Magnetic resonance imaging (MRI), also known as nuclear magnetic resonance imaging, is a scanning technique for creating detailed images of the human body.
The scan uses a strong magnetic field and radio waves to generate images of parts of the body that can't be seen as well with X-rays, CT scans or ultrasound. For example, it can help doctors to see inside joints, cartilage, ligaments, muscles and tendons, which makes it helpful for detecting various sports injuries.
MRI is also used to examine internal body structures and diagnose a variety of disorders, such as strokes, tumors, aneurysms, spinal cord injuries, multiple sclerosis and eye or inner ear problems, according to the Mayo Clinic. It is also widely used in research to measure brain structure and function, among other things.
"What makes MRI so powerful is, you have really exquisite soft tissue, and anatomic, detail," said Dr. Christopher Filippi, a diagnostic radiologist at North Shore University Hospital, Manhasset, New York. The biggest benefit of MRI compared with other imaging techniques (such as CT scans and x-rays) is, there's no risk of being exposed to radiation, Filippi told Live Science.
What to expect
During an MRI, a person will be asked to lie on a movable table that will slide into a doughnut-shaped opening of the machine to scan a specific portion of your body. The machine itself will generate a strong magnetic field around the person and radio waves will be directed at the body, according to the Mayo Clinic.
A person will not feel the magnetic field or radio waves, so the procedure itself is painless. However, there may be a lot of loud thumping or tapping noises during the scan (it may sound like a sledgehammer!), so people are often given headphones to listen to music or earplugs to help block the sound. A technician may also give instructions to you during the test.
Some people may be given a contrast solution by intravenous, a liquid dye that can highlight specific problems that might not show up otherwise on the scan.
Young children as well as people who feel claustrophobic in enclosed places may be given sedating medication to help them relax or fall asleep during the scan because it is important to stay as still as possible to get clear images. Movement can blur the images.
Some hospitals might have an open MRI machine that is open on the sides rather than the tunnel-like tube found in a traditional machine. This may be a helpful alternative for people who feel afraid of confined spaces.
The scan itself may take 30 to 60 minutes, on average, according to the American Academy of Family Physicians.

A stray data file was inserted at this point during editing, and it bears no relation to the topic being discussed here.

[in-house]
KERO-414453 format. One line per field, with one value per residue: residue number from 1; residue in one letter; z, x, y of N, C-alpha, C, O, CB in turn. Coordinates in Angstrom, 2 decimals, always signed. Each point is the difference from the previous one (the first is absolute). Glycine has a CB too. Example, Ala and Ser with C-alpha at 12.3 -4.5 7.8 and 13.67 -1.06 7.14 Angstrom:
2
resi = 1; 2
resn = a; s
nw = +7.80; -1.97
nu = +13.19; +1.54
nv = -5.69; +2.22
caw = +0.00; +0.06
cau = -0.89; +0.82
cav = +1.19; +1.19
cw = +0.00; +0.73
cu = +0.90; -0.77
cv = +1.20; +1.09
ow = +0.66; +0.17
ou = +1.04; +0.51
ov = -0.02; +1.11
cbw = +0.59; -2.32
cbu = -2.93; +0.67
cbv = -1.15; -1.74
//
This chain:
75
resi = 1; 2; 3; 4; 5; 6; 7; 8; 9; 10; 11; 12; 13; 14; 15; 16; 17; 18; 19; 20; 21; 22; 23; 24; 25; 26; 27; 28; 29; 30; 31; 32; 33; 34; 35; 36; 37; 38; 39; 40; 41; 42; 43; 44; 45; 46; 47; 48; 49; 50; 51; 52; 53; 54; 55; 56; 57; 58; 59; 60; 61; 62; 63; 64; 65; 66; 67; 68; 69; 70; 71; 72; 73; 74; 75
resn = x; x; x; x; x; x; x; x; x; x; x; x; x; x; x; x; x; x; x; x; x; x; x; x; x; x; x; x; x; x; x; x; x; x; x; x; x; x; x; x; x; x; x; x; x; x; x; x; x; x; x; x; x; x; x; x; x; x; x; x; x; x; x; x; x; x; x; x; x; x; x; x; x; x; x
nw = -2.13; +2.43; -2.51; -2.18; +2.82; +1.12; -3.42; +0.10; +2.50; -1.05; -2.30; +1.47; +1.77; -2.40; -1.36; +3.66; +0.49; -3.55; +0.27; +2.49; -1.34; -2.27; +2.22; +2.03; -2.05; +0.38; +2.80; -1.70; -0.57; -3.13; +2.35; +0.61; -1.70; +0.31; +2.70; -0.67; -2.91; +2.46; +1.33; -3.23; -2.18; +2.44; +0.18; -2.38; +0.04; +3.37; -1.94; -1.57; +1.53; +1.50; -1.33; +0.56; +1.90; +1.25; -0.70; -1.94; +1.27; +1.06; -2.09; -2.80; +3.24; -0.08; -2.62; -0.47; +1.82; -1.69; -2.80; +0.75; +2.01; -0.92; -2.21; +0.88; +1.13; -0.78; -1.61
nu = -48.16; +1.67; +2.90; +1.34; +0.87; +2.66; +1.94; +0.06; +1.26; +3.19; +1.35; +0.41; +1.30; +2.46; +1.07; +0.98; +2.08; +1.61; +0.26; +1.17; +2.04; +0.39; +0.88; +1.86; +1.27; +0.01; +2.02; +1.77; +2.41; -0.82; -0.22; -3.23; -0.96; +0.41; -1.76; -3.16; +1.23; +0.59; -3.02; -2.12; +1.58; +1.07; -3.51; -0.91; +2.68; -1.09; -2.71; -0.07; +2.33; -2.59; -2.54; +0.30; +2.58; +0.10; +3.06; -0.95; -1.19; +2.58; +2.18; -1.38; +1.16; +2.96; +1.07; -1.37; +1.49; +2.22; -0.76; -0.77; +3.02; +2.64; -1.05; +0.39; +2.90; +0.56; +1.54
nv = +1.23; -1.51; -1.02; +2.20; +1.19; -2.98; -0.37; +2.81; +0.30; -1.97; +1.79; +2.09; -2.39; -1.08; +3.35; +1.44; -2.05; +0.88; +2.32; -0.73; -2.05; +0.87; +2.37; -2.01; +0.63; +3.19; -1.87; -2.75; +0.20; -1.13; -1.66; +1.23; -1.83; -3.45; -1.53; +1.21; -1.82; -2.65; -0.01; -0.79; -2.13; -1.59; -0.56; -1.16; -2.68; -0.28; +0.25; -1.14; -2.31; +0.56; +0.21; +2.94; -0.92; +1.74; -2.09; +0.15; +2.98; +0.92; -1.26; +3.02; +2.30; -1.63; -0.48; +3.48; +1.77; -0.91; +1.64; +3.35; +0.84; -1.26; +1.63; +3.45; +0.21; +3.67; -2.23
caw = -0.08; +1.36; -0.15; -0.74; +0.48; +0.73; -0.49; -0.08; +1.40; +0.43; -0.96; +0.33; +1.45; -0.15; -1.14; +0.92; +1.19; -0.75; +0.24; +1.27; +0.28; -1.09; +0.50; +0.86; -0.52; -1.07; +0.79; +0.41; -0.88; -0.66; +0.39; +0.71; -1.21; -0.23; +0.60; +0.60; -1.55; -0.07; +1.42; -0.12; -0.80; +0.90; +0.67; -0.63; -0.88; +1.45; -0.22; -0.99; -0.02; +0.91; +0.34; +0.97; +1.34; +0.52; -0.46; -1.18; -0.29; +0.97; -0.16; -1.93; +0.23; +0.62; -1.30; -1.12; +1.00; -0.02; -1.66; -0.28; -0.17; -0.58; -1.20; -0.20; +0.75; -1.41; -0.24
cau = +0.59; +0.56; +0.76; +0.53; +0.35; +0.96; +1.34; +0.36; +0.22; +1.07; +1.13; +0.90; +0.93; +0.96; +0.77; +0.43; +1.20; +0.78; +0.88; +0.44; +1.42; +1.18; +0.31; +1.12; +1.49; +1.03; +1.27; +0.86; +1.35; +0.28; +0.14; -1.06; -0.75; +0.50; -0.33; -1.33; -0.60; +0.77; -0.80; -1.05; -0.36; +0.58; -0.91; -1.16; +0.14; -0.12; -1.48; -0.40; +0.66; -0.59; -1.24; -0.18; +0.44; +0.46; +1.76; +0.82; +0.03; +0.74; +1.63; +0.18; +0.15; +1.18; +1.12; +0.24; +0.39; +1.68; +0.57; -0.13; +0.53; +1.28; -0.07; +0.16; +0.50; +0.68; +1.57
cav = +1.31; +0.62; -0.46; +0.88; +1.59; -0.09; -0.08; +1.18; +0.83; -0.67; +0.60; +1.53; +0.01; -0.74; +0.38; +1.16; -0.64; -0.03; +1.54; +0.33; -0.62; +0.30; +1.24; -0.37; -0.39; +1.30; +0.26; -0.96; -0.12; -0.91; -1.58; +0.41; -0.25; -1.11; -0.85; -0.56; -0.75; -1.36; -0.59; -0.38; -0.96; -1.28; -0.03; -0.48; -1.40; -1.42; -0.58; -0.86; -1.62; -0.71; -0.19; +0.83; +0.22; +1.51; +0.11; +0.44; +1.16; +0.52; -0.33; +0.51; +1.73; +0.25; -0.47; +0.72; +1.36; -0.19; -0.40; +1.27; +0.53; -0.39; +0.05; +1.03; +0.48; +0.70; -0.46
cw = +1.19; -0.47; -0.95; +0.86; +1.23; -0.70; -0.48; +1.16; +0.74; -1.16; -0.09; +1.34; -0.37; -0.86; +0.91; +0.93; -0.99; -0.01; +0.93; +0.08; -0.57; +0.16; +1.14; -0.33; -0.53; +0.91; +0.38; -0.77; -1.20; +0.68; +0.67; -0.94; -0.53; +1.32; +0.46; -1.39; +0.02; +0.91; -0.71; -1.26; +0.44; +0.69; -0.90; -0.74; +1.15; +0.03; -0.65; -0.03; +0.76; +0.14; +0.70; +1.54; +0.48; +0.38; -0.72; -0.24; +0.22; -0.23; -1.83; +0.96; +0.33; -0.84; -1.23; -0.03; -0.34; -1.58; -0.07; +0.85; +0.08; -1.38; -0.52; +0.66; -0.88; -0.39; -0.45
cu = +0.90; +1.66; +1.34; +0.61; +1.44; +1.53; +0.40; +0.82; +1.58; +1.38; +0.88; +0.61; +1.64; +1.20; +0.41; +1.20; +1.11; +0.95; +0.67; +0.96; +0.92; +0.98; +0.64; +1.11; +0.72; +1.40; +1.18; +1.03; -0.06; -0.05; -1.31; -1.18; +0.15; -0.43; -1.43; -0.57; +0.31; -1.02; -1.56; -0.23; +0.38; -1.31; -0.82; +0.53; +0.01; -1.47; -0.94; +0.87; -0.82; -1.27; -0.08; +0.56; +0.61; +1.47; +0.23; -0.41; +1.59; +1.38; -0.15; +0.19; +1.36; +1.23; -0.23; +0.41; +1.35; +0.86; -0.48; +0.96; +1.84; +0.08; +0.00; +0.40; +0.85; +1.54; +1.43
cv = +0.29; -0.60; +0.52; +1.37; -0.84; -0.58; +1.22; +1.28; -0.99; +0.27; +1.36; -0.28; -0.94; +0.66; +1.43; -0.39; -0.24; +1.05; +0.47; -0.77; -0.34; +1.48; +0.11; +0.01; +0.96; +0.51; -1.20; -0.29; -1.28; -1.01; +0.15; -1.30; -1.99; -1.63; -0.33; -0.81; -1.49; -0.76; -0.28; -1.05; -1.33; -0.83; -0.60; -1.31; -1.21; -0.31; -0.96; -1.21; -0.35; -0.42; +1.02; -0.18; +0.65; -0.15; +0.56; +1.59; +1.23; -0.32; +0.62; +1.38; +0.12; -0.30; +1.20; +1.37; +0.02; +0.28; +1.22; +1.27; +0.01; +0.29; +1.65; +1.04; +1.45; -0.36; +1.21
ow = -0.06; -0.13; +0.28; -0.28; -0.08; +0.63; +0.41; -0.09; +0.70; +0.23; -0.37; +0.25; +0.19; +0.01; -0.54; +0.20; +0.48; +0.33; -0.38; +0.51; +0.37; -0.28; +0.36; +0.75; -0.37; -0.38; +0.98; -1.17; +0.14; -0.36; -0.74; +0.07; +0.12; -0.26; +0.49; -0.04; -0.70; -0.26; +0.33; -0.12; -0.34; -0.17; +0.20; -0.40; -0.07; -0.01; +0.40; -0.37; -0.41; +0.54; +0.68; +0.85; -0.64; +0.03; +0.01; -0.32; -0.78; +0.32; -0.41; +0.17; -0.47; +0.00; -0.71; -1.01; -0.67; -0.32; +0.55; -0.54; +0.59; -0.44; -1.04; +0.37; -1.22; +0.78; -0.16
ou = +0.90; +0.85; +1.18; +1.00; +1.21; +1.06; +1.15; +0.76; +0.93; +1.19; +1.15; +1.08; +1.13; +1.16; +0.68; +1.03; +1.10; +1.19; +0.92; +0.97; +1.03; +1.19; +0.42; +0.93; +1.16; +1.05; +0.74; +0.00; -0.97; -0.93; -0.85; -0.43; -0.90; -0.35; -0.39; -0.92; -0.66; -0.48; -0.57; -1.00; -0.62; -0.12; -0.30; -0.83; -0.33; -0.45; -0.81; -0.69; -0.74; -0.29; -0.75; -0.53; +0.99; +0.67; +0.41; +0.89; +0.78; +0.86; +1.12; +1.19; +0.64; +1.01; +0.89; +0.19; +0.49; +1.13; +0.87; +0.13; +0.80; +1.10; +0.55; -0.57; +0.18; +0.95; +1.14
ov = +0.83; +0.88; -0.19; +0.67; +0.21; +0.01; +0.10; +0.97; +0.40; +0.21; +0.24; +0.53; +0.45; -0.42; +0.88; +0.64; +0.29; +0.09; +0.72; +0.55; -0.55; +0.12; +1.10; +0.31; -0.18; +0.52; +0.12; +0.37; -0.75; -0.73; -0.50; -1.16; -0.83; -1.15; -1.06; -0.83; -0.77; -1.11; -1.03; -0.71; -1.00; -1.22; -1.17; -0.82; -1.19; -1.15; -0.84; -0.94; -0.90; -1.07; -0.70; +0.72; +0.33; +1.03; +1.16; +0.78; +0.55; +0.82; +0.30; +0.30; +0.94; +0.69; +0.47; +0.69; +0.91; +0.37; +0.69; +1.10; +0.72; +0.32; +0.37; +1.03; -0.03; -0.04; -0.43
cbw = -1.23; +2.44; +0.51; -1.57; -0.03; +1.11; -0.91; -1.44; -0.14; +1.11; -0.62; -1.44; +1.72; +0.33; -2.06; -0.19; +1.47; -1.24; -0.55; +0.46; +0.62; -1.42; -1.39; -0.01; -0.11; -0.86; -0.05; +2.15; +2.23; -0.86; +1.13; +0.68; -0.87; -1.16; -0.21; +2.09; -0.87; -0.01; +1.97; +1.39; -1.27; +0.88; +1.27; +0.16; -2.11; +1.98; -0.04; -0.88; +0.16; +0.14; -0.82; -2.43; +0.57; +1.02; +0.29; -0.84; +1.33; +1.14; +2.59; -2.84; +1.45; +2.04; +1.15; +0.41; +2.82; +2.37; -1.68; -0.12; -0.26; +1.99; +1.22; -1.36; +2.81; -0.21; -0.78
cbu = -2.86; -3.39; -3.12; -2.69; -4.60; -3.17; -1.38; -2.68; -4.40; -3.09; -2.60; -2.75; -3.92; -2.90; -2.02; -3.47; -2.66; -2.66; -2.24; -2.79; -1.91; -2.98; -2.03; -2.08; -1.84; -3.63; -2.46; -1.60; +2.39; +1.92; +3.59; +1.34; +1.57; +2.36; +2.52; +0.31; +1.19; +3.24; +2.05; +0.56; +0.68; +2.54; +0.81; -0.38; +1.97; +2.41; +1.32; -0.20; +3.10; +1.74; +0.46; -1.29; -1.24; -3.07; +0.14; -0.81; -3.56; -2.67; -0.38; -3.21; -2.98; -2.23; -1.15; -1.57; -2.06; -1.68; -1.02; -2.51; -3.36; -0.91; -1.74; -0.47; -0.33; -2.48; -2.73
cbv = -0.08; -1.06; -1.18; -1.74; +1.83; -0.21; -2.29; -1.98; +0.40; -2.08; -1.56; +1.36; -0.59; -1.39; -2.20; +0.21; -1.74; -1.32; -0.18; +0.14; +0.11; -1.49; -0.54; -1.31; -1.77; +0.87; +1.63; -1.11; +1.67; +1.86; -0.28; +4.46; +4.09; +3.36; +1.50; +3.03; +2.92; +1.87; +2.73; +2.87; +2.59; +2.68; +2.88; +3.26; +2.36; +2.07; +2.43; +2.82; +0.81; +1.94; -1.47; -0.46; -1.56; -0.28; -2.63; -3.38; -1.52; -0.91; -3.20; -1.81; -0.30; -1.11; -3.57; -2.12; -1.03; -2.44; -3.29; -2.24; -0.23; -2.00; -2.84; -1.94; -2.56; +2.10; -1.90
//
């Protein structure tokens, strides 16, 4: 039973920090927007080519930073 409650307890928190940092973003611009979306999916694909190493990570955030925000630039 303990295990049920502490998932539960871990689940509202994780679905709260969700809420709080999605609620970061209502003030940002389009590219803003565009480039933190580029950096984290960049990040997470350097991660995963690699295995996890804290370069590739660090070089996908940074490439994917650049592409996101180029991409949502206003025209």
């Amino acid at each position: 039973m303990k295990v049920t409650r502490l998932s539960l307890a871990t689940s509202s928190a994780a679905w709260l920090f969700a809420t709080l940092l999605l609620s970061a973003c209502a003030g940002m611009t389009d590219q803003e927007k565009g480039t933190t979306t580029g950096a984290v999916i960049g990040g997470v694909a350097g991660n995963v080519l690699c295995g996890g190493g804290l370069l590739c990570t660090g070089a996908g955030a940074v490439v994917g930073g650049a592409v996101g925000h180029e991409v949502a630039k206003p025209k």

A radiologist will look at the images and send a report to your doctor with your test results.
How it works
The human body is mostly water. Water molecules (H2O) contain hydrogen nuclei (protons), which become aligned in a magnetic field. An MRI scanner applies a very strong magnetic field (about 0.2 to 3 teslas, or roughly a thousand times the strength of a typical fridge magnet), which aligns the proton "spins."
The scanner also produces a radio frequency current that creates a varying magnetic field. The protons absorb the energy from the magnetic field and flip their spins. When the field is turned off, the protons gradually return to their normal spin, a process called precession. The return process produces a radio signal that can be measured by receivers in the scanner and made into an image, Filippi explained.
Protons in different body tissues return to their normal spins at different rates, so the scanner can distinguish among various types of tissue. The scanner settings can be adjusted to produce contrasts between different body tissues. Additional magnetic fields are used to produce 3-dimensional images that may be viewed from different angles. There are many forms of MRI, but diffusion MRI and functional MRI (fMRI) are two of the most common.
This form of MRI measures how water molecules diffuse through body tissues. Certain disease processes — such as a stroke or tumor — can restrict this diffusion, so this method is often used to diagnose them, Filippi said. Diffusion MRI has only been around for about 15 to 20 years, he added.
In addition to structural imaging, MRI can also be used to visualize functional activity in the brain. Functional MRI, or fMRI, measures changes in blood flow to different parts of the brain.
It is used to observe brain structures and to determine which parts of the brain are handling critical functions. Functional MRI may also be used to evaluate damage from a head injury or Alzheimer's disease. fMRI has been especially useful in neuroscience — "It has really revolutionized how we study the brain," Filippi told Live Science.
Unlike other imaging forms like X-rays or CT scans, MRI doesn't use ionizing radiation. MRI is increasingly being used to image fetuses during pregnancy, and no adverse effects on the fetus have been demonstrated, Filippi said.
Still, the procedure can have risks, and medical societies don't recommend using MRI as the first stage of diagnosis.
Because MRI uses strong magnets, any kind of metal implant, such as a pacemaker, artificial joints, artificial heart valves, cochlear implants or metal plates, screws or rods, pose a hazard. The implant can move or heat up in the magnetic field.
Several patients with pacemakers who underwent MRI scans have died, patients should always be asked about any implants before getting scanned. Many implants today are "MR-safe," however, Filippi said.
The constant flipping of magnetic fields can produce loud clicking or beeping noises, so ear protection is necessary during the scan.
Cari Nierenberg contributed to this article.